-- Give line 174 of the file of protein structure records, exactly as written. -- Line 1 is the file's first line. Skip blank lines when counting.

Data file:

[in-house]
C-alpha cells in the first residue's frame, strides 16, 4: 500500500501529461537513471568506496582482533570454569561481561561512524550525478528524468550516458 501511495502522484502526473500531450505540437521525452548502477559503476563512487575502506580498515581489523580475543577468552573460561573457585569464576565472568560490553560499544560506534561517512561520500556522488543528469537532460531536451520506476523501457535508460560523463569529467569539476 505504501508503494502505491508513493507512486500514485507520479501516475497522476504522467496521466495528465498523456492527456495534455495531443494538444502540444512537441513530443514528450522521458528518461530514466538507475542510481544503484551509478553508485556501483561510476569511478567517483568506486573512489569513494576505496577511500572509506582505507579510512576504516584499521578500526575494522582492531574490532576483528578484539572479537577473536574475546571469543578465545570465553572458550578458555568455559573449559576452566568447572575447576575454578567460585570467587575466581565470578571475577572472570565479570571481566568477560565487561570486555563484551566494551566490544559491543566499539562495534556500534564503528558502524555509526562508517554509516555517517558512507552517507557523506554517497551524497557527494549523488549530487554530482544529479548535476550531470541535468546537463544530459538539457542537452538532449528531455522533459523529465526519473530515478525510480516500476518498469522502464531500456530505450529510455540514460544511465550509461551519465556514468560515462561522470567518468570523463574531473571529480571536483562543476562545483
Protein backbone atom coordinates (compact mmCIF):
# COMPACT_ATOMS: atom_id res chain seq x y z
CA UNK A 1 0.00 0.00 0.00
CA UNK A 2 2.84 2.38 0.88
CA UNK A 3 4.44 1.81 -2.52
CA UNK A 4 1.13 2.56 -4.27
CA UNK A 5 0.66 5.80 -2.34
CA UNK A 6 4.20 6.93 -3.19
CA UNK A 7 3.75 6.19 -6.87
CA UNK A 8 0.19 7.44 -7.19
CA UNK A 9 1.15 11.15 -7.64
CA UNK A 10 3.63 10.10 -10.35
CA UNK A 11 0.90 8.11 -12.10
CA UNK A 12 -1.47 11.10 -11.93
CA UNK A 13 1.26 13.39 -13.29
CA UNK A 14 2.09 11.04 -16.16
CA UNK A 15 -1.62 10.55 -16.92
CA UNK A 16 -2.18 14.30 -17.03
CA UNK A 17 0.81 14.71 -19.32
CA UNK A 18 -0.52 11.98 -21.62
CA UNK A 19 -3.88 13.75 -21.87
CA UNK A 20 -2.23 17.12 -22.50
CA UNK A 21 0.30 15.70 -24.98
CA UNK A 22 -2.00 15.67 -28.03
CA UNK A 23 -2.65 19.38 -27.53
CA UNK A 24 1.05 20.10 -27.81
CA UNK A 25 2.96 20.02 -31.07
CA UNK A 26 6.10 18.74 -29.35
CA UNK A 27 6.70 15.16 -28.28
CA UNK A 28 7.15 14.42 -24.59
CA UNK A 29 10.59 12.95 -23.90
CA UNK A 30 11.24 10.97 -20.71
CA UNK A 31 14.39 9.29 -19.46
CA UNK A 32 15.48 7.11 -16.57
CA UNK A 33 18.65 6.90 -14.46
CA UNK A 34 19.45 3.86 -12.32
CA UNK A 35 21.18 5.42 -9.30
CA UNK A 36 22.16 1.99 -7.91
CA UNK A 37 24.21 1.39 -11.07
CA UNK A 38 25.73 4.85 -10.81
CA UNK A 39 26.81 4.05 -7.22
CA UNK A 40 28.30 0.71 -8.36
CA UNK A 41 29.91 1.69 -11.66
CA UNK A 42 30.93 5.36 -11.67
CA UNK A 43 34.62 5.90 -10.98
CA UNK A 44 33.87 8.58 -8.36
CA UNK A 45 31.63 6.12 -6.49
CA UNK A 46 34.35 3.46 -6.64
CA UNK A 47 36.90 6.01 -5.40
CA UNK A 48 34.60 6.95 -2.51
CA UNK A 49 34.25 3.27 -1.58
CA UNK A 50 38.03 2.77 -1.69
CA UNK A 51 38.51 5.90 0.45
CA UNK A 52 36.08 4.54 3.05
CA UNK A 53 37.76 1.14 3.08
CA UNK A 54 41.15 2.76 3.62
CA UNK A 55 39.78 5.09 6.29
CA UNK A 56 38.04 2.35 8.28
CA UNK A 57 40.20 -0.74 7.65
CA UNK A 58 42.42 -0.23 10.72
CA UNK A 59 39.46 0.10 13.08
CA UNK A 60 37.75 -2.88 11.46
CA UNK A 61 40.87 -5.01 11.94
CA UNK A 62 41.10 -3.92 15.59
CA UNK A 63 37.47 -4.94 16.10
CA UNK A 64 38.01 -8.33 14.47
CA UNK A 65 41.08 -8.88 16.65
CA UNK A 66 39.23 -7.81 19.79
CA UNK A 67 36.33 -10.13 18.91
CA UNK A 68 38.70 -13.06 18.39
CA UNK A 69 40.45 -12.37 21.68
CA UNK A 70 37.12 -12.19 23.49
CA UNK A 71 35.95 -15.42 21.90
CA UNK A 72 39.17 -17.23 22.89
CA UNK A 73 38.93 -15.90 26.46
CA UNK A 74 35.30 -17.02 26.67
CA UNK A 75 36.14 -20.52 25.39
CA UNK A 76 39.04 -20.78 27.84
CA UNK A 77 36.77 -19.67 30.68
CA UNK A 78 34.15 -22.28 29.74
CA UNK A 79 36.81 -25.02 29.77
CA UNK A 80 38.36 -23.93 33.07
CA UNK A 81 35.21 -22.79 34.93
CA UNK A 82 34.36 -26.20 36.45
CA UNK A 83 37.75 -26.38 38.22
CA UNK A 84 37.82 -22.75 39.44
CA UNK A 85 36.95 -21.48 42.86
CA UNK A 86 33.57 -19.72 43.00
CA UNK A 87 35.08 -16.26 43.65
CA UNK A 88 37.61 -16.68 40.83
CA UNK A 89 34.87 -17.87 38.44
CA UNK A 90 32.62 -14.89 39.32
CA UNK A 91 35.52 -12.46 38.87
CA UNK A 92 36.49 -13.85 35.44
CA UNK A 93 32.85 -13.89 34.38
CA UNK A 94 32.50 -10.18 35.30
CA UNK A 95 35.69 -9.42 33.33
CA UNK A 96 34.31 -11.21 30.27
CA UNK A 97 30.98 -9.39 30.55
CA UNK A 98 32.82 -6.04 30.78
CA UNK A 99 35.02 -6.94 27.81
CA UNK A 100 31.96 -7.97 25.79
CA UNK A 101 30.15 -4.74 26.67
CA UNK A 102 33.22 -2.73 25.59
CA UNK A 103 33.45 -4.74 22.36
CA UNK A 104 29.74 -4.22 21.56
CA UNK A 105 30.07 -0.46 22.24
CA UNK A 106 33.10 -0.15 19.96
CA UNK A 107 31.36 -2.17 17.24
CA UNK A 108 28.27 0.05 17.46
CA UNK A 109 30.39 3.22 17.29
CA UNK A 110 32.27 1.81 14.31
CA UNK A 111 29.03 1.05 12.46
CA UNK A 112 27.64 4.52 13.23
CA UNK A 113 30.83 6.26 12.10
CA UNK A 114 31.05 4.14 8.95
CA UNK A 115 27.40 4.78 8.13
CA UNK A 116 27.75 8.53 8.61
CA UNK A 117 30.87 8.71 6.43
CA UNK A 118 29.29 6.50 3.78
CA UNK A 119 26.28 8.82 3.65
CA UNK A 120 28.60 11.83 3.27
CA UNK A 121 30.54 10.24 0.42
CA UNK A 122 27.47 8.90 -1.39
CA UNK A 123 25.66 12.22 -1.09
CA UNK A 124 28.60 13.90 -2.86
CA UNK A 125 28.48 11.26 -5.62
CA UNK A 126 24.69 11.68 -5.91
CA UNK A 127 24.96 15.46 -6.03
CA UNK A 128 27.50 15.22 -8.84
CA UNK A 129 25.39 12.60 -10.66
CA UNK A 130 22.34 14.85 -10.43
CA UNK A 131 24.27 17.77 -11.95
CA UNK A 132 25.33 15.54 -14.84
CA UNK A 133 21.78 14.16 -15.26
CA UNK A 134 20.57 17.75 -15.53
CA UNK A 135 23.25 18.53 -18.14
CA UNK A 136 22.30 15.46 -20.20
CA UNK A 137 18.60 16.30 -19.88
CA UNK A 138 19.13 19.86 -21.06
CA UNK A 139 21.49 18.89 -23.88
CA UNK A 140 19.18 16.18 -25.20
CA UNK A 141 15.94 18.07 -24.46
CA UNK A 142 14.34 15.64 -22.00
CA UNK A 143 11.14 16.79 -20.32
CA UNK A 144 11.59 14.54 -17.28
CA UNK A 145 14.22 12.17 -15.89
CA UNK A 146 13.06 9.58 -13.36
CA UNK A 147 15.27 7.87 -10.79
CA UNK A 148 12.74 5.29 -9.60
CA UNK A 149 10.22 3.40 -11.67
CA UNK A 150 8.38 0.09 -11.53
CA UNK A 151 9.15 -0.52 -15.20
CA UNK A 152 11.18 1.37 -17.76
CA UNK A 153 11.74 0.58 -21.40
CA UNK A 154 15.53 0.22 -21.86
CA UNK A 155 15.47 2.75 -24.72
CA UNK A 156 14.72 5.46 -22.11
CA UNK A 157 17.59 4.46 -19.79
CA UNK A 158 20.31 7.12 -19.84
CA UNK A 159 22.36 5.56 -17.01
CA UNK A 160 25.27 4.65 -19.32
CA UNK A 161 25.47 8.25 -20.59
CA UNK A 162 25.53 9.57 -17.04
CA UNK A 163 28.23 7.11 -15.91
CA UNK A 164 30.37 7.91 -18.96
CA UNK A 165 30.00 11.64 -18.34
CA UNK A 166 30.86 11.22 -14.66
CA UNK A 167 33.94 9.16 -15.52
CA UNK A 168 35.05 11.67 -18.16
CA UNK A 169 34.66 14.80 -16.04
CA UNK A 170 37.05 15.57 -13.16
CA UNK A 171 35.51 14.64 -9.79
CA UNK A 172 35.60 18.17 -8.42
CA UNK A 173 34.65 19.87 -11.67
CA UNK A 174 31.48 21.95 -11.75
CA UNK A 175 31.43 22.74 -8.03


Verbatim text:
CA UNK A 170 37.05 15.57 -13.16